Line review by Square Rabbit

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  • Released: Mar 1, 2005
  • Sound: 7
  • Lyrics: 6
  • Overall Impression: 8
  • Reviewer's score: 7 Good
  • Users' score: 0 (0 votes)

Sound — 7
First things first: there is no music "action" if you will that I do not like as a listener. Slow music, fast music, loud music, quiet music, move music, chill out music, all are good. Which is why I sort of liked this album, because it allowed me to pay more attention to the music and not the feel. Psychedelic rock has it's perks, but for this particular cd, I think a different style would've done a bit better. The music is slow, and quiet, with simple guitar parts and mildly interesting bass lines. The occasional song (Too Shy or Redhead were the big examples) with a bit more kick really got going nicely, but some of the other songs could definitely use more (in the words of my high school band teacher) "Oomph". The keyboard parts that porpoise in and out of the main focus are, while not entirely rare in the genre, still nice after listening to tons of bands with just a simple guitar-bass-drum line up. All in all, those who are fans of psychedelic rock should check it out, and those who are into classic rock too, for the occasional "oomph".

Lyrics — 6
Lyrically, this whole album is fairly impressive. After listening to platitude after platitude in modern music, this album takes some of the older ideas that seem inspired mostly by the Beatles and work with them, but adding some of themselves into it. The only problem with it all is the delivery system. The singer, who I have met and like as a person, is somewhat lacking in comprehensibility. His range can be quite high (the female back-up/secondary vocalist will often take the lower harmony), but he often sings through his teeth, buzzing like an angry fly. The harmonies are odd to the untrained ear, but those who understand some of them can appreciate the difficulty of singing those different parts and forming such strange chords (vocally).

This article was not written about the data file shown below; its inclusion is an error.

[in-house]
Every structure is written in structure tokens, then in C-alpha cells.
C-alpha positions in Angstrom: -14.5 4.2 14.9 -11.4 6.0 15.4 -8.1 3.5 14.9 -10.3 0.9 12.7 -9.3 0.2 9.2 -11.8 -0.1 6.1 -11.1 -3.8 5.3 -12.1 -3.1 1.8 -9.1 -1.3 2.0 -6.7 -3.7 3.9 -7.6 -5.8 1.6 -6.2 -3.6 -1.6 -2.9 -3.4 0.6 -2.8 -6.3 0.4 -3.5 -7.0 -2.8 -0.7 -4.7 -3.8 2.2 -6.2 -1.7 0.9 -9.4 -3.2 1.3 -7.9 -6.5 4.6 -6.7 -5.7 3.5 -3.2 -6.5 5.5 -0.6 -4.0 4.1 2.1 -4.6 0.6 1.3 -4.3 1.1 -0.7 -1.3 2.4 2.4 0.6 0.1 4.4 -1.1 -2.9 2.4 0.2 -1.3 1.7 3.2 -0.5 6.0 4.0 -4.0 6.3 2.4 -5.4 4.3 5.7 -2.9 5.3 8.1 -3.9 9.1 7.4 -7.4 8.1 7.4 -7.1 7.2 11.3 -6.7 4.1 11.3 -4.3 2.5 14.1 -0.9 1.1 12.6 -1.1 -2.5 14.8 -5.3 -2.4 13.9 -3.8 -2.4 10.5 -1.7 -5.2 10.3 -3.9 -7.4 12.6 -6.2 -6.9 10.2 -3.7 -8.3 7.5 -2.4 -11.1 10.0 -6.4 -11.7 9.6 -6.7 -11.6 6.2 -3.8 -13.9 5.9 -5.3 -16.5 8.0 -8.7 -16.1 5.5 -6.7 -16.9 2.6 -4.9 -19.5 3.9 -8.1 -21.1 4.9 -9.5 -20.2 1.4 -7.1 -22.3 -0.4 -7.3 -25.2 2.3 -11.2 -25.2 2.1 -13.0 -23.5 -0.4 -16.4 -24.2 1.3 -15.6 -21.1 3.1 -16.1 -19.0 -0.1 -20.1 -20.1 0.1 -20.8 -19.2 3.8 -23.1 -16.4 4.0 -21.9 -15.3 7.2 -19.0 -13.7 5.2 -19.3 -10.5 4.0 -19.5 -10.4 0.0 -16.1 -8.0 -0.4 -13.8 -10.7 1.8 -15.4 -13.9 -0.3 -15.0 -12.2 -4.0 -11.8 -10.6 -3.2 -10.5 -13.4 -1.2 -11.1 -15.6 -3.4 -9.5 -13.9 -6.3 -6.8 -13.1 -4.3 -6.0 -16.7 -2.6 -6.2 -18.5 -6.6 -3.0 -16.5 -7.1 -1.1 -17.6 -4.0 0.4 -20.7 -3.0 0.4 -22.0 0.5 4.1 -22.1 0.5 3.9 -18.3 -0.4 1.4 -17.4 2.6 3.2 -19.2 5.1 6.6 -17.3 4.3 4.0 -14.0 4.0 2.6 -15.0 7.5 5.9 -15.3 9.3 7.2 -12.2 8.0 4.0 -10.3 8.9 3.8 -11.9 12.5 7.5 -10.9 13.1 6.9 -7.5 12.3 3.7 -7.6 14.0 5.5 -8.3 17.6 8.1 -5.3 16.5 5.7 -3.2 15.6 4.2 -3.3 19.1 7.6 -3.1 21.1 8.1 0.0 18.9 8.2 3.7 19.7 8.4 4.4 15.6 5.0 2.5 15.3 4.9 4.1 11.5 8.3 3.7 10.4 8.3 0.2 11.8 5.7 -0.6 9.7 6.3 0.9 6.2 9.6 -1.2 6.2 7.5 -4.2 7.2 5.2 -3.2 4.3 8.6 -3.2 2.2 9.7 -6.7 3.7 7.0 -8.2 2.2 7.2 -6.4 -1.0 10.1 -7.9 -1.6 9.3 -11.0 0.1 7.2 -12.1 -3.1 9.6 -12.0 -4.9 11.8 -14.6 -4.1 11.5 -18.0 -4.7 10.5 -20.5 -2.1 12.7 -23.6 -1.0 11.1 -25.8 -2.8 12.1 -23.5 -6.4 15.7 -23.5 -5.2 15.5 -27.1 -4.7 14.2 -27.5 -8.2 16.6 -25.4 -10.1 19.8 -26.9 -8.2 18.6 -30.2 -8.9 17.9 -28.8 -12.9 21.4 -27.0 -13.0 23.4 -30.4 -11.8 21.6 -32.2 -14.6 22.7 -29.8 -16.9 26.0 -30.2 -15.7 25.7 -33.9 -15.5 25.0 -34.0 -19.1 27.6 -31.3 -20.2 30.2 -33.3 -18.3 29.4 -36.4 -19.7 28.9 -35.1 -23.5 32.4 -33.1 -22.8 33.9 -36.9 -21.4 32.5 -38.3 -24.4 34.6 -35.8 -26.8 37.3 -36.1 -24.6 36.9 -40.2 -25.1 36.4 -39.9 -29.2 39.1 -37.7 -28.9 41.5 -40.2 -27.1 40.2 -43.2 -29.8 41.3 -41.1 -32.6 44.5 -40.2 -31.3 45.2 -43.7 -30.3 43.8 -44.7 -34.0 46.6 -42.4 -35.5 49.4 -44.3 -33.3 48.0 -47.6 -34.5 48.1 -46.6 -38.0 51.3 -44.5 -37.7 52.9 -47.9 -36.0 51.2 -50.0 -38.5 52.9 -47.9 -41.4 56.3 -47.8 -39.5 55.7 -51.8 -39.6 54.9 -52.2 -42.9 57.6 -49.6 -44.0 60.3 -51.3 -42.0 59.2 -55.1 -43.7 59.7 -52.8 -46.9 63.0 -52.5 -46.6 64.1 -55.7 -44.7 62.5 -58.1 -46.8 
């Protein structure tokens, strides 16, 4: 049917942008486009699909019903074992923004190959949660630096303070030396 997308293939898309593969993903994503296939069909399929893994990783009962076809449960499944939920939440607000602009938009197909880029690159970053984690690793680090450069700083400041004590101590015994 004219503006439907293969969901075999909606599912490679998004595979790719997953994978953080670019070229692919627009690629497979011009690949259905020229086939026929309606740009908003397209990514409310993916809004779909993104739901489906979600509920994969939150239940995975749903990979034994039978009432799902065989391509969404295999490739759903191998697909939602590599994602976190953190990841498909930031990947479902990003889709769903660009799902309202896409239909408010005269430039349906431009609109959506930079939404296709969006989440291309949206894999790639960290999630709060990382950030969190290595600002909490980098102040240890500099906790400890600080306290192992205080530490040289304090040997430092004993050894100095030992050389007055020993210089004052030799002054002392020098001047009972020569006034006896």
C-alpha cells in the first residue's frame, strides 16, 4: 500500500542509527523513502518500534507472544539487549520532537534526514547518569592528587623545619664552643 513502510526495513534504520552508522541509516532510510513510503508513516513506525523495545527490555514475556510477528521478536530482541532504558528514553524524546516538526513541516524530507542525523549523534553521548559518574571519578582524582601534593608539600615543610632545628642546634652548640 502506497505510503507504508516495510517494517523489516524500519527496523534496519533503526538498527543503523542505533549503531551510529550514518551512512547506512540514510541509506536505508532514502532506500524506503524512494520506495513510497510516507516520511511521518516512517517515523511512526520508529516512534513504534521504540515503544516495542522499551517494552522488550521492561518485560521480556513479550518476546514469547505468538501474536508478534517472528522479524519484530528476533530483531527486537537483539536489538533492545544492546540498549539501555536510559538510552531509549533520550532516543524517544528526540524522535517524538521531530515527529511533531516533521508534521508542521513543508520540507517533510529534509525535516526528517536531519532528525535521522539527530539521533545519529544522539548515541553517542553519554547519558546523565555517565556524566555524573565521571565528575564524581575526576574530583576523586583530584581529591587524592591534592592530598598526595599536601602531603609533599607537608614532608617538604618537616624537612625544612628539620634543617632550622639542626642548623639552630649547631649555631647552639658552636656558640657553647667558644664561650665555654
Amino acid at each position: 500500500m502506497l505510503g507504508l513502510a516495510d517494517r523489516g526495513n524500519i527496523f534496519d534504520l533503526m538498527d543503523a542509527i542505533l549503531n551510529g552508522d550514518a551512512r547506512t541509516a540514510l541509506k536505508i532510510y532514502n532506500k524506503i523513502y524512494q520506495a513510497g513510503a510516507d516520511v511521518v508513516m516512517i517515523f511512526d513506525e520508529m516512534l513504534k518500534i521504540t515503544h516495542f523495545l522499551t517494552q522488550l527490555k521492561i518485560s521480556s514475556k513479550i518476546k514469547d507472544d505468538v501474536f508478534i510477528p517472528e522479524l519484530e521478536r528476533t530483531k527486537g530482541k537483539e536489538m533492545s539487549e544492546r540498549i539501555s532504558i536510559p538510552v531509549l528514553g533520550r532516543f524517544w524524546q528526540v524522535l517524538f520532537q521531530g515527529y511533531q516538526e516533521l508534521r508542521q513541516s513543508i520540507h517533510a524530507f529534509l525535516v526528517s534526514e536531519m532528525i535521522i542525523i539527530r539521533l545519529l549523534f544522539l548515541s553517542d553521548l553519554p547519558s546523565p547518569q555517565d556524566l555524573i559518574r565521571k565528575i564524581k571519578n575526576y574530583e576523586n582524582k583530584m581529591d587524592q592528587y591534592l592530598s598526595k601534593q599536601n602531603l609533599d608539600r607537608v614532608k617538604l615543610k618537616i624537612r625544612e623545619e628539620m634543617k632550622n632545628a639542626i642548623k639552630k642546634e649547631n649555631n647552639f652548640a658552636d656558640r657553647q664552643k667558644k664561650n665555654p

Overall Impression — 8
The overall composition of the album is nice/decent. It can be improved upon, perhaps more so than most popular albums, but once one gets over some of the issues or becomes habituated to them, one can appreciate this work. My personal favorites were Redhead, Unwelcome Reflections, and Too Shy, the songs with more drive, where the guitar is more powerful than the voice (not to say that it drowns t out, they work intermittently). If I lost this album, I think I would buy it again, for nostalgic purposes.

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